A deposition procedure for the production of a nanoscale, compositionally modulated, multilayer structured coating of (VMe)(CN)/(MeV)(CN), where Me is AlTi is described.

The (VAlTi)(CN)/(AlTiV)(CN) superlattice nanoscale multilayer coating is deposited by reactive sputtering of two pairs of AlTi 50:50 at. % and V 99.8% pure targets opposing each other in a common Ar+N2+CH4 atmosphere as illustrated in FIG. 1 herein.

The necessary carbon atoms can be supplied by other carbon containing reactive gasses such as C2H2 or by evaporation or sputtering of a solid graphite target.

The metal atoms in the film can be produced not only by various types of sputtering techniques but also by evaporation methods such as arc evaporation.

The nanoscale multilayer coating deposition process utilized in this example comprised three major steps: surface pretreatment (etching), base layer deposition and nanoscale multilayer deposition.

The surface pre-treatment (etching), employed in the first stage of the process, guarantees strong adhesion of the coating. Methods such as gas or metal or gas-metal ion etching can be employed provided that sufficiently clean surface and high adhesion of the coating is achieved. Among them HIPIMS ion etching has shown to be most advantageous and is preferred.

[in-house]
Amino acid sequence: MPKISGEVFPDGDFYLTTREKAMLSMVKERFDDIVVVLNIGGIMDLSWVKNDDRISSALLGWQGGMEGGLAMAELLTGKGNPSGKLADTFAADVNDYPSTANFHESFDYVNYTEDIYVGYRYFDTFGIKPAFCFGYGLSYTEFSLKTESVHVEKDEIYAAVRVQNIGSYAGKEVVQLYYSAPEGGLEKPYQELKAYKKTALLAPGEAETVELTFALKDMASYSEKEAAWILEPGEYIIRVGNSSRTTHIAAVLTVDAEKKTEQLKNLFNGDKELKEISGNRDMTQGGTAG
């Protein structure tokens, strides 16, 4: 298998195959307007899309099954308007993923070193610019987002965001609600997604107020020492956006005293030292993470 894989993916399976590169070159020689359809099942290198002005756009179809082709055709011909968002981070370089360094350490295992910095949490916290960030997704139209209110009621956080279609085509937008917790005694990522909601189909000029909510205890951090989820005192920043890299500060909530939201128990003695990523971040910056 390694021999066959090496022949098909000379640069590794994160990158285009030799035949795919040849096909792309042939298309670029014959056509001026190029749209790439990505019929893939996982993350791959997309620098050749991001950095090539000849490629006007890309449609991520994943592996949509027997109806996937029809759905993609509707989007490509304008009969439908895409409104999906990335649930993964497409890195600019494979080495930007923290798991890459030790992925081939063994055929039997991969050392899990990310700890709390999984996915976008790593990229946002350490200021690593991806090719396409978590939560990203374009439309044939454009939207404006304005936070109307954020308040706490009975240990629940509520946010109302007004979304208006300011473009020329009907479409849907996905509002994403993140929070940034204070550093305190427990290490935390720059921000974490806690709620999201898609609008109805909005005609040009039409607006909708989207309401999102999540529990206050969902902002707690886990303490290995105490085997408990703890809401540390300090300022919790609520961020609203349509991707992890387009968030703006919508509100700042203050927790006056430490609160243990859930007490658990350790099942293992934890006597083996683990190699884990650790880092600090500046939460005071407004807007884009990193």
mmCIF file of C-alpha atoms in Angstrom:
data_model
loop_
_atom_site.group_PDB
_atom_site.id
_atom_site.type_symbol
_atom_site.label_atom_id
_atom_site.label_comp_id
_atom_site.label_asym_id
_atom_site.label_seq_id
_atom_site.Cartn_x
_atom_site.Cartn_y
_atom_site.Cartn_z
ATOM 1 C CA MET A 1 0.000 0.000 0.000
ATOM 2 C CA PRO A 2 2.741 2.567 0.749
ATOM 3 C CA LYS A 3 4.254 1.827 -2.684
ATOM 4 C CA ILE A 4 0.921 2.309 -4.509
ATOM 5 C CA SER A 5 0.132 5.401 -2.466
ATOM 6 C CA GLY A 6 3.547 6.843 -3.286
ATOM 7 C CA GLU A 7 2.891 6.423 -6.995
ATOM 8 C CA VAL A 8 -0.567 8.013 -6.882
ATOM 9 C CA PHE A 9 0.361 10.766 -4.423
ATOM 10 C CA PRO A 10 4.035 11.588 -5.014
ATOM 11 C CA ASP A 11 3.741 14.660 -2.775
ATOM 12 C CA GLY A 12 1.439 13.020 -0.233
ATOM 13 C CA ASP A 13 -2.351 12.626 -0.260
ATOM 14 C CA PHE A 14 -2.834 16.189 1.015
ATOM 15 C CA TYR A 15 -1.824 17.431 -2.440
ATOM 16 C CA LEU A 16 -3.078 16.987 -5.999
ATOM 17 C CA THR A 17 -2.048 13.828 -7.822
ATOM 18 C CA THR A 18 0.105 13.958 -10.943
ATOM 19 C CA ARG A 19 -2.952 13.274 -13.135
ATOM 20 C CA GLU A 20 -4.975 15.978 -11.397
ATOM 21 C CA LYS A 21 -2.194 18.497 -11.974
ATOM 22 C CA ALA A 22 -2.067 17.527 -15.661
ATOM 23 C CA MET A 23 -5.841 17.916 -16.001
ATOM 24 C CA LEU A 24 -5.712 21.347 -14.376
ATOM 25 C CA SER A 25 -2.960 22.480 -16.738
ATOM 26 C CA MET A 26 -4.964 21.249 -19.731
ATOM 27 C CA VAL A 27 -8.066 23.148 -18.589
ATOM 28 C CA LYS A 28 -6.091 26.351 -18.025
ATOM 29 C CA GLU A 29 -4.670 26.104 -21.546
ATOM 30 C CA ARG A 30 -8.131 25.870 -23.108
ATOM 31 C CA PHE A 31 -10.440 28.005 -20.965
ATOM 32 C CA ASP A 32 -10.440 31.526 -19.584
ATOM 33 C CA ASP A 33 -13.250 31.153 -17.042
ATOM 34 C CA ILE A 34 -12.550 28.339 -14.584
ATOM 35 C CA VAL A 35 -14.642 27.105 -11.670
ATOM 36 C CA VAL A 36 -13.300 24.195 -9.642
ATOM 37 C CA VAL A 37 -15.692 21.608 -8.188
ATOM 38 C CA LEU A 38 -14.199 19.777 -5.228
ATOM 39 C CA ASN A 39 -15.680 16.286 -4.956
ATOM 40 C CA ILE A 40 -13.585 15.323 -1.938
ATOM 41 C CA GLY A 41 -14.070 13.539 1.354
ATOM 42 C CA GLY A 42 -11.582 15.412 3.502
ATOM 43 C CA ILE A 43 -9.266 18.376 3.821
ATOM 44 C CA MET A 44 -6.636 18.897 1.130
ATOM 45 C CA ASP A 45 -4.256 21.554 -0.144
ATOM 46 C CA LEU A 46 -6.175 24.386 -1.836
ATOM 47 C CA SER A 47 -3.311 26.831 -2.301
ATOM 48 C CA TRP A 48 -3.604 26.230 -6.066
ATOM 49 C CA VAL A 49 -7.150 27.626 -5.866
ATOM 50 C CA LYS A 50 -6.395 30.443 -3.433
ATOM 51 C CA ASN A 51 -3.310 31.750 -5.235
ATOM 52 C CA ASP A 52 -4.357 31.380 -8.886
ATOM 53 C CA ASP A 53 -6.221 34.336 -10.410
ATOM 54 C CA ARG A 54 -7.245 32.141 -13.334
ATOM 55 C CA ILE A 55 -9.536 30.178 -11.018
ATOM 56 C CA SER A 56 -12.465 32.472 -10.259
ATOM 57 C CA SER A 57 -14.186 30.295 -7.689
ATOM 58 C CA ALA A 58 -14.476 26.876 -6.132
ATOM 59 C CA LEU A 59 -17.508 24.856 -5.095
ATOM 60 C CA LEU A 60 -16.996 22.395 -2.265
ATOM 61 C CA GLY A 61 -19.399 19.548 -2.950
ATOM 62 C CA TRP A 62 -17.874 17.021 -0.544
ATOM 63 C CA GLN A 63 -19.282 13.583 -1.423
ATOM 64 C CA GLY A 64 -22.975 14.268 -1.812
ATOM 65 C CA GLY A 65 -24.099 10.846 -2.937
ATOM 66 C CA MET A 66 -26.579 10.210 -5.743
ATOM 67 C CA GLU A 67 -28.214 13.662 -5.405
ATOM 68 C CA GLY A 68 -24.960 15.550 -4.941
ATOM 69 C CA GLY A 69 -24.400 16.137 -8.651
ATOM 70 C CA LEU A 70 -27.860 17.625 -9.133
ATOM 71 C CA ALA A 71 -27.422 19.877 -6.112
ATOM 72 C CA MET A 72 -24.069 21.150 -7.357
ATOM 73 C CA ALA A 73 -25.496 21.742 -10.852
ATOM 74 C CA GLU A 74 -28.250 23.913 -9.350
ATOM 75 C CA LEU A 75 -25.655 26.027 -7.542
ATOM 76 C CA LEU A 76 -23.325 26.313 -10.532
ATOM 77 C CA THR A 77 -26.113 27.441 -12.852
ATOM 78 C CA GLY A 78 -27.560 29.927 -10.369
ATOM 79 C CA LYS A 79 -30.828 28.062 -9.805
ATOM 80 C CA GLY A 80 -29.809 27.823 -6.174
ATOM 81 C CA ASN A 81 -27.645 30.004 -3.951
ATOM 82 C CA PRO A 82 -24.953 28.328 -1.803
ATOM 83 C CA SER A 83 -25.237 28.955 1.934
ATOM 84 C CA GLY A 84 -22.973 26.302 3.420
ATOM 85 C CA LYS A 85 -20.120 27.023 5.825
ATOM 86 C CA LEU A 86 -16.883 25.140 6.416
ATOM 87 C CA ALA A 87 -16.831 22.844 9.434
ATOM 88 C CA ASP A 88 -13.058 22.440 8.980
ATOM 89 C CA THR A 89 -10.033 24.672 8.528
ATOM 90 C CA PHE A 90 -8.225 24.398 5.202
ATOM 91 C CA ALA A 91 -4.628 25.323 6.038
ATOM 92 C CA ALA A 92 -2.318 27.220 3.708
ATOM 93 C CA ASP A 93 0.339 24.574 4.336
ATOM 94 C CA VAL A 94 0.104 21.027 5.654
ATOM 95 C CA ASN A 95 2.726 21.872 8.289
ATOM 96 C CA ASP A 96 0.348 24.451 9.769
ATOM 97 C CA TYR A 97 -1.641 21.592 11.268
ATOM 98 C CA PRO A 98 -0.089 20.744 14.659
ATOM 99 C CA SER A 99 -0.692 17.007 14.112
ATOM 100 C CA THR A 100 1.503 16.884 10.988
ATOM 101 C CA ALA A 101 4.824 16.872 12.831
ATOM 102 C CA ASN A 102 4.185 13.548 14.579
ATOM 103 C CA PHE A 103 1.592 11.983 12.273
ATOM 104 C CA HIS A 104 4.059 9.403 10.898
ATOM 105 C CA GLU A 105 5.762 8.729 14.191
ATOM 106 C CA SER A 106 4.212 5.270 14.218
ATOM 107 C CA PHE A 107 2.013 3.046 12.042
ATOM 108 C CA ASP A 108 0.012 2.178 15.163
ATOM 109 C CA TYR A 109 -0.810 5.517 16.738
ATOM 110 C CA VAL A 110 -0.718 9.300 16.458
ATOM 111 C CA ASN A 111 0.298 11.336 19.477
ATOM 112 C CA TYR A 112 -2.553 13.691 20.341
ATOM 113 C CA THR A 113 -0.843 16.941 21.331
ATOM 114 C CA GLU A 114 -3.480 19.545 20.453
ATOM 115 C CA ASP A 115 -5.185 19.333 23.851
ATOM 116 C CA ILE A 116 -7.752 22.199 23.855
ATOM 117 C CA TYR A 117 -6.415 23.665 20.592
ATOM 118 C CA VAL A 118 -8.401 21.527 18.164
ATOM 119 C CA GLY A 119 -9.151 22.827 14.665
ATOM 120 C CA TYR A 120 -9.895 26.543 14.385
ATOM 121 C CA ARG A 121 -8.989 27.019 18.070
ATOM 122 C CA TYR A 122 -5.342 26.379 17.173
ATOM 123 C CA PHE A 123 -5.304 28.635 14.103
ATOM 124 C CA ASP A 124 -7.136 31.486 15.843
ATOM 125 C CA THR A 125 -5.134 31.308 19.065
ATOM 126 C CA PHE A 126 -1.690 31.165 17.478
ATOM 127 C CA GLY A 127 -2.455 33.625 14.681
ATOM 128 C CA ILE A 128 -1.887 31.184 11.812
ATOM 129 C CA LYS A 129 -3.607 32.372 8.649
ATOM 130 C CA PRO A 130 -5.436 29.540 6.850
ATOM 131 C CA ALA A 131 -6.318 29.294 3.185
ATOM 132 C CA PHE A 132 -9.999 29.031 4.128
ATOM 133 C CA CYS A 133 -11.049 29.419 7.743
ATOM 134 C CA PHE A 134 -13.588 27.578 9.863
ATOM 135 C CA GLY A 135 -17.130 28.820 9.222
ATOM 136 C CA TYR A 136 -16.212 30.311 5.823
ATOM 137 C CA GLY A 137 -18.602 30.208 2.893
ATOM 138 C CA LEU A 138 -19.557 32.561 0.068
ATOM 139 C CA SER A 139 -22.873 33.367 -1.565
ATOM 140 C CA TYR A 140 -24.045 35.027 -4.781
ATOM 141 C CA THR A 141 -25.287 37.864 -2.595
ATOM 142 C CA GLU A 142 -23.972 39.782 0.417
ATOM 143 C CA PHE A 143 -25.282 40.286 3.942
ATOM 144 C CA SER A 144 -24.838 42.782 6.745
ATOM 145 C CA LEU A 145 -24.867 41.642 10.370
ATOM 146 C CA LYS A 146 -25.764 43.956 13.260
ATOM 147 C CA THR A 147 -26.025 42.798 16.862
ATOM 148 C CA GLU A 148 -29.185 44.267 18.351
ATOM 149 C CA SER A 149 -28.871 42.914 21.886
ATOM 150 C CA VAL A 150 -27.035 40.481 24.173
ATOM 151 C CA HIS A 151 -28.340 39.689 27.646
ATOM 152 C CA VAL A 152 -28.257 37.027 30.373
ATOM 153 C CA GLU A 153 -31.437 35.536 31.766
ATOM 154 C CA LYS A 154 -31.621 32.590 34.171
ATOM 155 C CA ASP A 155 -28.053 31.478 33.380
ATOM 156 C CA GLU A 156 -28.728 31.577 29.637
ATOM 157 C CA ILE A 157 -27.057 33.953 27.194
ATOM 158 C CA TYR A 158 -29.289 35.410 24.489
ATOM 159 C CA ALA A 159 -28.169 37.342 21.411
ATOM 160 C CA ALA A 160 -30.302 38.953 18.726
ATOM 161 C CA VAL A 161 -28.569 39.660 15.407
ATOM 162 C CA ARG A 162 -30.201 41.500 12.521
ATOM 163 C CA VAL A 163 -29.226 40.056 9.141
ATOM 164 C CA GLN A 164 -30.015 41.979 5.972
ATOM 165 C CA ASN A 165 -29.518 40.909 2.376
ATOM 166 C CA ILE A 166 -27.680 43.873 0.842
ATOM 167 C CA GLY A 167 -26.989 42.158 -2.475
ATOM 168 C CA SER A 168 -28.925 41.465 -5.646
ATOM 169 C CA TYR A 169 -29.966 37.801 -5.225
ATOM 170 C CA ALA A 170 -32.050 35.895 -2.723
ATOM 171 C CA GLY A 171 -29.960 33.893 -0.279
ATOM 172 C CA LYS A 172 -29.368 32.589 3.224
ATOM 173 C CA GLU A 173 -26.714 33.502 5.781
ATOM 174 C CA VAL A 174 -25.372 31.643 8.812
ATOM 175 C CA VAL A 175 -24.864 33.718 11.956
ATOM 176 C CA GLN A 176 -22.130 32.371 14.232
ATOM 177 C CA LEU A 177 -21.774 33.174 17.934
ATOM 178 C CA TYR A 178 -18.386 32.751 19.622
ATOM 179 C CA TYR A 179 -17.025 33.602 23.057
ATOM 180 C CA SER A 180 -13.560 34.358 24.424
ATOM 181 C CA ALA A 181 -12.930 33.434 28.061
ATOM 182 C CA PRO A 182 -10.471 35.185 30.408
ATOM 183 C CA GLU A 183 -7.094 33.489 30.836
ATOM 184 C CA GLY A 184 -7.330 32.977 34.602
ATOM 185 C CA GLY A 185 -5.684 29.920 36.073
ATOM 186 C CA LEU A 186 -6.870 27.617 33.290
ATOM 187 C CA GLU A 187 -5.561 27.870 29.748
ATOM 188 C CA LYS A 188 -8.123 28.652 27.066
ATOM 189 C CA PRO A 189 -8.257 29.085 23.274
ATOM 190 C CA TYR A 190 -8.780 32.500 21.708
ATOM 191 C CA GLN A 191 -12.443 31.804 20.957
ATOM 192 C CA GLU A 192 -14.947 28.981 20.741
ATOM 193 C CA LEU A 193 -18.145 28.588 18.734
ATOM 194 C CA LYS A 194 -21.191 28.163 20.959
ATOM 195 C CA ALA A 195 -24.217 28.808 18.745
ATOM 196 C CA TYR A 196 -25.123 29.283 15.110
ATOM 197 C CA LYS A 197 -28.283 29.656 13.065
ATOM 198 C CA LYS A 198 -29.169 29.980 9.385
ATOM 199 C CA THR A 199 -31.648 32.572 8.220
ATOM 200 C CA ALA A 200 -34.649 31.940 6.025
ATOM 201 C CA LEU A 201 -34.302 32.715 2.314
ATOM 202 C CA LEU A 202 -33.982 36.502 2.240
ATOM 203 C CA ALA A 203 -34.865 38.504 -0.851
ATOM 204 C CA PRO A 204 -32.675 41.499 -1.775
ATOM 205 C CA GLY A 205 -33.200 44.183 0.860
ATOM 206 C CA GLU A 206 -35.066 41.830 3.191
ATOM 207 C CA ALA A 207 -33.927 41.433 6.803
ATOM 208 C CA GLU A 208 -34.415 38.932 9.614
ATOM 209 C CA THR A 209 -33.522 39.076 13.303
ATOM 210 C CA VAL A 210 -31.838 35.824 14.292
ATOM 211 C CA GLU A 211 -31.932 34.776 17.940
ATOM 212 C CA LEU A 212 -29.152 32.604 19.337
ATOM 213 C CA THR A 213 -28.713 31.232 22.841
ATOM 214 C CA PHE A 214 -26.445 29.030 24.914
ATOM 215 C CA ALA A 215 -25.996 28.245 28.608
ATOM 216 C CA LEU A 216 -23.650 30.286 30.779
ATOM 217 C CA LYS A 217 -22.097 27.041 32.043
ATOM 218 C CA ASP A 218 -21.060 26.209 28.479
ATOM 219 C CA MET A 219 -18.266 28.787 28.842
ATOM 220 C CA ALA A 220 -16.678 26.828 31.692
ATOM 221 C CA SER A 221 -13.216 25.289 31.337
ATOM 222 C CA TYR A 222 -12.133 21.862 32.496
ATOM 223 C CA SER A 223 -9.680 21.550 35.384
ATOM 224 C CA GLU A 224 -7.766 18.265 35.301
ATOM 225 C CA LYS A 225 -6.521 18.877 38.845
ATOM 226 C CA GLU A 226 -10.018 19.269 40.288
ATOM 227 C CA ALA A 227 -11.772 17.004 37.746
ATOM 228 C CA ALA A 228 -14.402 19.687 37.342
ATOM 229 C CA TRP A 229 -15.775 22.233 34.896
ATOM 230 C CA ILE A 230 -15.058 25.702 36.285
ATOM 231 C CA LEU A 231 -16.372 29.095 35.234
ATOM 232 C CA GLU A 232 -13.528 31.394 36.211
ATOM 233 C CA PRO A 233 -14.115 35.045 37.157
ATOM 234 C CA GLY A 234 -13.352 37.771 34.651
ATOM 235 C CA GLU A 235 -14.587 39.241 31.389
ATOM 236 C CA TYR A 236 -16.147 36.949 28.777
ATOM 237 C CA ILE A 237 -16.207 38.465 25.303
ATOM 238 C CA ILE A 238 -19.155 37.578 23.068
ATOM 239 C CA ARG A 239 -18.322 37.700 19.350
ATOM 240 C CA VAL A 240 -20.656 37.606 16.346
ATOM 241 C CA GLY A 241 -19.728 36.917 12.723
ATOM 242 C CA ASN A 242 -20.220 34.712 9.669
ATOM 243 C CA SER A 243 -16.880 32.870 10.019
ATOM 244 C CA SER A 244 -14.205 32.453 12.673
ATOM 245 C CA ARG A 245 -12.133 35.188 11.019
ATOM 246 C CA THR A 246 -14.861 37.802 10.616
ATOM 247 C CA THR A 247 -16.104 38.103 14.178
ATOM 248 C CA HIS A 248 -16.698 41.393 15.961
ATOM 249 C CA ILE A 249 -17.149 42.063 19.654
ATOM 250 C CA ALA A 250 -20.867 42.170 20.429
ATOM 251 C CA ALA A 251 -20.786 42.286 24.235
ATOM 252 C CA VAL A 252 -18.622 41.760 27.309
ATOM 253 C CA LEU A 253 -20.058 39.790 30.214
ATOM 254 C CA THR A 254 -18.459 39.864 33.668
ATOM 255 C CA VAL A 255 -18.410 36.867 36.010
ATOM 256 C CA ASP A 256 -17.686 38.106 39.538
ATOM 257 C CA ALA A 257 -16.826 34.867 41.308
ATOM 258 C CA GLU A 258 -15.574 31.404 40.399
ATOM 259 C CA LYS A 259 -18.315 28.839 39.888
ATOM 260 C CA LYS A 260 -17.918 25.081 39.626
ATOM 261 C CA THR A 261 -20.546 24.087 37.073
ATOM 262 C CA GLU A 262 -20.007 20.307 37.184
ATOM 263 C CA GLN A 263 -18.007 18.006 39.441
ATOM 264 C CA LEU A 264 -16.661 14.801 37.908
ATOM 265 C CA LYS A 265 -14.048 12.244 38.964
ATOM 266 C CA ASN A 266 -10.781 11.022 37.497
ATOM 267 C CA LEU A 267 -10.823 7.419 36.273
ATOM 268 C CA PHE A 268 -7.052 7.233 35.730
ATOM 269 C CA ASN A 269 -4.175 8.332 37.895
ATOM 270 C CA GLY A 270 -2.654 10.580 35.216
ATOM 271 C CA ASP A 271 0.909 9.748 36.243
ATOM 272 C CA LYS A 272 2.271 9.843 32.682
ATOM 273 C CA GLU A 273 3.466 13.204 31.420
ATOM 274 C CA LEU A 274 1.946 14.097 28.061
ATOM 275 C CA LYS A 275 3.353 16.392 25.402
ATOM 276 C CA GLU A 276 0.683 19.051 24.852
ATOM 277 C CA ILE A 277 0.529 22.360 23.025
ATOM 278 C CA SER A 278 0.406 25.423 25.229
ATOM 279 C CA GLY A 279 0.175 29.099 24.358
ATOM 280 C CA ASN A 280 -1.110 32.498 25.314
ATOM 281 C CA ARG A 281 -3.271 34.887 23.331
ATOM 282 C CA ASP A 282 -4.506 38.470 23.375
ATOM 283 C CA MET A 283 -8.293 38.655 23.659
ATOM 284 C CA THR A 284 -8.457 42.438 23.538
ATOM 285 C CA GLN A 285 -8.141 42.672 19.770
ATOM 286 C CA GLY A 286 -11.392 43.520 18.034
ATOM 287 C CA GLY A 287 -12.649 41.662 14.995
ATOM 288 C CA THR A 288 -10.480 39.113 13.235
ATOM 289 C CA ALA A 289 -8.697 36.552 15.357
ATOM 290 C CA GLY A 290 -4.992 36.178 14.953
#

The multi-target arrangement allows flexibility in the selection of the etching metal. According to the present specific implementation comprising a (VAlTi)(CN)/(AlTiV)(CN) nanoscale multilayer coating, V metal ion etching is employed.

According to further specific implementations, the etching metal may comprise a pure metal such as Al, Si, a rare earth element or an element selected from group 4, 5 or 6. The etching metal may also comprise a metal alloy, in particular a binary or ternary alloy including Al, Si, a rare earth element(s) and/or any one or a combination of elements selected from groups 4, 5 and 6 with unlimited range of concentrations, depending on the coatings formulation.

During surface pretreatment a HIPIMS discharge is operated at a target current density in the range 0.5-3 Acm−2 in an environment of a low pressure Argon gas <1×10−3. The target comprises a single element or alloy material according to the choice of etching metal. The power density reaches typical peak levels of 1 kWcm−2 and is applied at a duty cycle of approximately 1% in order to maintain the average power density to levels typical of conventional dc sputtering. In these conditions the ion current density to the substrates is of the order of 300 mAcm−2. A substantial portion of the ion flux is ionized with metal ion fractions reaching typically 30% for Cr. A significant fraction of metal ions are doubly-ionised.